The only other popular people in Daria and Jane's class, with whom they regularly interacted, were Jodie Landon and Michael "Mack" MacKenzie.  Jodie and Mack, aka the Only Other Intelligent Teens at Lawndale High, were far closer to being Daria's allies than adversaries.  They never had trouble approaching Daria in public and talking to her with respect.  In fact, Jodie sometimes went out of her way to get Daria and Jane to join activities, even asking Daria to be her partner for an economics project.

So there was no one on Daria's grade level who teased her or laughed behind her back.  What about the other grade levels?  One grade below her, Daria's most obvious antagonist was her sister, Quinn.  The Quinn of Season One, and possibly all the way through Season Four, would have made nasty comments about unpopular people and even laughed at them in their presence.  She did make some nasty comments to Daria, usually along the lines of "Go away!  I hate you!  You're so unpopular and unattractive!"  No doubt hearing those comments from her own sister was painful for Daria.  Yet I also think that having Daria's main antagonist be her sister neutralized some of the impact.  First, some of what Quinn said could hardly be distinguished from what any sibling might say to another when they attended the same school.  Second, Daria had the opportunity to get even with Quinn in ways that would not have been possible were they not related.  Take, for instance, her response to Quinn's comment in "The New Kid" that she had received 2,500 hits on her webpage: Daria shut the door and started hitting Quinn.  Imagine Veronica Sawyer being able to do that to Heather Chandler every time Heather got on Veronica's nerves -- maybe then she would not have resorted to more drastic measures.  Finally, Quinn being Daria's sister meant that the things Daria said and did actually influenced Quinn, to the point of making Quinn a nicer, deeper-thinking person as the series progressed.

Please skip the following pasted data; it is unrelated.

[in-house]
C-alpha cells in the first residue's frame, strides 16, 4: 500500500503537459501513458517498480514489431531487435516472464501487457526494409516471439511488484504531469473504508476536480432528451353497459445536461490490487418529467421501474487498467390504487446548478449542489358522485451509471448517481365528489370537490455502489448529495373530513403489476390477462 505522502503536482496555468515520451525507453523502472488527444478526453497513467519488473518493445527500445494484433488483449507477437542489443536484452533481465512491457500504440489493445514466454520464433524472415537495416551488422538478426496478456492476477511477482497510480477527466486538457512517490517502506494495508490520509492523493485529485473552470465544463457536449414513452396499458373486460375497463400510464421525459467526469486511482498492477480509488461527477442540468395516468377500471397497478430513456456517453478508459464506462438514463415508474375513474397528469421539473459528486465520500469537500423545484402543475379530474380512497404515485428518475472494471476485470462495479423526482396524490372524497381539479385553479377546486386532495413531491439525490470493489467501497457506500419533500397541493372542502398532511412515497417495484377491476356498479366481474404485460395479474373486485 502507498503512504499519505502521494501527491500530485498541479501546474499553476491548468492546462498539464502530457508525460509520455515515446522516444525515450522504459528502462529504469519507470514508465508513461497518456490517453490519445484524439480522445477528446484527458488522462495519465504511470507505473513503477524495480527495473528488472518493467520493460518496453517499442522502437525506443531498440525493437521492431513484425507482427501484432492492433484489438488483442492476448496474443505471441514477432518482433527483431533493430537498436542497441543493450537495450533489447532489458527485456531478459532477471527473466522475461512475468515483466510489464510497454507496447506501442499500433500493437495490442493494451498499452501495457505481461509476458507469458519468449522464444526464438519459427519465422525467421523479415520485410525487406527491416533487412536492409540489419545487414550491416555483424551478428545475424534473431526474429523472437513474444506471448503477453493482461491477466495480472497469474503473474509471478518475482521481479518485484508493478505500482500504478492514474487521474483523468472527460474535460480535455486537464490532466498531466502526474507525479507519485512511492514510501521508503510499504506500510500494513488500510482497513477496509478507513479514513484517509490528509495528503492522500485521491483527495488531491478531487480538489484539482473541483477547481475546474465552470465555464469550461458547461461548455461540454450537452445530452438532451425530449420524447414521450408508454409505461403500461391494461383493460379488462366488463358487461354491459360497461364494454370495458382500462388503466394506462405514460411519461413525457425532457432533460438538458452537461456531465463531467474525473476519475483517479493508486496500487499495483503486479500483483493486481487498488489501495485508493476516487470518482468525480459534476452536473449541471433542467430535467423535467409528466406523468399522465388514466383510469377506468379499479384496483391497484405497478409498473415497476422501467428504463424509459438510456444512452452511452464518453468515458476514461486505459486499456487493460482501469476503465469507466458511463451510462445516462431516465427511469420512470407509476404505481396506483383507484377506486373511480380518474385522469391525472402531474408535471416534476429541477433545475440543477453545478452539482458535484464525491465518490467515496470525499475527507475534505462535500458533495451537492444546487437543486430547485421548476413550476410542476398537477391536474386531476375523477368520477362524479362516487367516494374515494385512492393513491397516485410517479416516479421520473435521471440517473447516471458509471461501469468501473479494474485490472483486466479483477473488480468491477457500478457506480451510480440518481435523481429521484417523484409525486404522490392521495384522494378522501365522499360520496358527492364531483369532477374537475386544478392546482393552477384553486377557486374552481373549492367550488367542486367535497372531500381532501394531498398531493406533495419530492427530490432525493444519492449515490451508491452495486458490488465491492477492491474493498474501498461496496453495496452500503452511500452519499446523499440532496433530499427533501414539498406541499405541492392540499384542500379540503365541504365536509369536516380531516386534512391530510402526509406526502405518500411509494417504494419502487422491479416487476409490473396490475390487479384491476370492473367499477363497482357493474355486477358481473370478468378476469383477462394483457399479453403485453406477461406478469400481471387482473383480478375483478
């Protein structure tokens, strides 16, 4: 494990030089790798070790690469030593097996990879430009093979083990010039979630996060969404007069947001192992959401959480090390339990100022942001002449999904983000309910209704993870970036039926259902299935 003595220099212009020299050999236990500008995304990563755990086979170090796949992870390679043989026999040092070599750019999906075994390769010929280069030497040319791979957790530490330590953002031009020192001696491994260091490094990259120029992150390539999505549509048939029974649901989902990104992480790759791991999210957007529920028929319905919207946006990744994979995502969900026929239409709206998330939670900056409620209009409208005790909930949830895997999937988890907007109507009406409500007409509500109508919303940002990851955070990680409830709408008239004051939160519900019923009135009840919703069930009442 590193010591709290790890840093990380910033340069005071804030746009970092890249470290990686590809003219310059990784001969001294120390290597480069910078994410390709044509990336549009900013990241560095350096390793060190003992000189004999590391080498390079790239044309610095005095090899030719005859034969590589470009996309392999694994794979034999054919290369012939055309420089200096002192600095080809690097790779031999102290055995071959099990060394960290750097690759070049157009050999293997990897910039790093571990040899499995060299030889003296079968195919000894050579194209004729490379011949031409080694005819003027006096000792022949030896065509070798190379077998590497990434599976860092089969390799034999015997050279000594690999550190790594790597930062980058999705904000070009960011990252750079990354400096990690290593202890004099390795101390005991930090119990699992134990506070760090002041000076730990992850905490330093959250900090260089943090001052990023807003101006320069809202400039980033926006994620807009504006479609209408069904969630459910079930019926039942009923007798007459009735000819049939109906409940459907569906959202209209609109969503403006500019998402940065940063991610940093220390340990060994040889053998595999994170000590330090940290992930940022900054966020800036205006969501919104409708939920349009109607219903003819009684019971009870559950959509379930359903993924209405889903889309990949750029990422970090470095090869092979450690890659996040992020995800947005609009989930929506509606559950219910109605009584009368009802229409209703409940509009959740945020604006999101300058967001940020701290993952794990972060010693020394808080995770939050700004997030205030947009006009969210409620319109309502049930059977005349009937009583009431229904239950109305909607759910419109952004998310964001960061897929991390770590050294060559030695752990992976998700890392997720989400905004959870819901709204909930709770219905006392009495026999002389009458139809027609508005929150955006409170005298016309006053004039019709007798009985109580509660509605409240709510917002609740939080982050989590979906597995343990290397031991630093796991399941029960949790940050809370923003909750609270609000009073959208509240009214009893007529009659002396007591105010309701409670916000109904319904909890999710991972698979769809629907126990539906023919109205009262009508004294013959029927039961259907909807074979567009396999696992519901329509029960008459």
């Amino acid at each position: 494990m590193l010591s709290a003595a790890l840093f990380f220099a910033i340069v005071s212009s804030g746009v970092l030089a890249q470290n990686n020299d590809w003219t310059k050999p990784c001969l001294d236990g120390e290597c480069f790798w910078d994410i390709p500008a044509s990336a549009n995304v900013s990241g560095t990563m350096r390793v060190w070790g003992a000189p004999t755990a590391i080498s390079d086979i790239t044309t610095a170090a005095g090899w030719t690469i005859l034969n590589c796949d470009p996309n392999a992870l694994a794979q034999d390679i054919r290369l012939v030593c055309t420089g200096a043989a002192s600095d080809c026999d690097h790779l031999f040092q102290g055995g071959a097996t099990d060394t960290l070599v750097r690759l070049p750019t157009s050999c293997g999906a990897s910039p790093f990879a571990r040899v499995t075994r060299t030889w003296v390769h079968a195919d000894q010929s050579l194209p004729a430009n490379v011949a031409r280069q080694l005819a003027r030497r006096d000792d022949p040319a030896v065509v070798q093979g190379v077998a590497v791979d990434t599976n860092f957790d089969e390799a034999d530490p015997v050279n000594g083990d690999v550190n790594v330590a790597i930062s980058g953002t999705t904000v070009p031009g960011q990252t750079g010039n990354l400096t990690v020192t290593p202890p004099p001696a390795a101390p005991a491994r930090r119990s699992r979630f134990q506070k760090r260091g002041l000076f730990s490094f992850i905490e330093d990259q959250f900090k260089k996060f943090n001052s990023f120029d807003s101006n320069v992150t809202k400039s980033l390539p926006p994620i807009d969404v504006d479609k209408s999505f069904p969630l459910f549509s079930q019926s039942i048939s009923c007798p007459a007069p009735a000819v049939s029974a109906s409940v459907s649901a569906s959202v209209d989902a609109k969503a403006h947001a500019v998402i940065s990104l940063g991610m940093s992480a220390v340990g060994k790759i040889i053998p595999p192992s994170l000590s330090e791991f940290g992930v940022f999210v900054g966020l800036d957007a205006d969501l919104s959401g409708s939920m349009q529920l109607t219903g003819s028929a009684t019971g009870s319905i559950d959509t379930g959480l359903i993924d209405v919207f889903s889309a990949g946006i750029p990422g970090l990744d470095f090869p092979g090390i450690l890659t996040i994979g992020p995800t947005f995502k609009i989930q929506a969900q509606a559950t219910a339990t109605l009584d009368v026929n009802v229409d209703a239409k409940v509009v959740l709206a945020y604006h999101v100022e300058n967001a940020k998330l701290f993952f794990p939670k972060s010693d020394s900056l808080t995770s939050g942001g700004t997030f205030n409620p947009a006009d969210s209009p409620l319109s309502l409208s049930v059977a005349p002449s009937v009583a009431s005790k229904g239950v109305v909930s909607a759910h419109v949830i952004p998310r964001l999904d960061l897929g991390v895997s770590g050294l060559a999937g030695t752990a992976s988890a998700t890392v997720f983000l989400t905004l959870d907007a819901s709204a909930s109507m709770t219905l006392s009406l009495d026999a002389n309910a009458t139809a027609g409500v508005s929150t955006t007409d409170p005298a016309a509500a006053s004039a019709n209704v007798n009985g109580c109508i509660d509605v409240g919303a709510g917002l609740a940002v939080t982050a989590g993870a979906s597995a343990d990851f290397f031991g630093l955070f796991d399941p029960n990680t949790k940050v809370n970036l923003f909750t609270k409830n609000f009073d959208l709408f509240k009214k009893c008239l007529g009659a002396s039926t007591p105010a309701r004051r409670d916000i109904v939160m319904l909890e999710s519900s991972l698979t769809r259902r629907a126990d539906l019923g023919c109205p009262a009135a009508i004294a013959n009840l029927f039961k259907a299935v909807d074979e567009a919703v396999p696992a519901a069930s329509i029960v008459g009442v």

In addition, I should point out that even Quinn at her meanest was less intent on humiliating Daria than on simply making her go away.  Had their paths never crossed, I doubt Quinn would have wasted a moment of energy on Daria.

If Quinn, the main antagonist, was neutralized, then who was left to make Daria's high school a meaner place?  The Fashion Club could have picked up the slack, especially Sandi Griffin, the president.  Spoiled, vapid, vain, and nasty, Sandi was the embodiment of the high school Mean Girl even more than Quinn.  Countless fanfics (including some of my own) were devoted to building her up as a nemesis for Daria and Jane.  But the "clash of the titans" never occurred: Sandi was far more intent on keeping Quinn down than on making Daria's life a living hell.  When she did encounter Daria, Sandi was intimidated.  She could hardly get three words out when she went to ask for Daria's help in "Quinn the Brain."  Nemesis indeed.  And once Daria decided to make Stacy Rowe a nice person and Tiffany Blum-Deckler too stupid to tie her own shoes, the Fashion Club lost whatever threatening quality it might have had.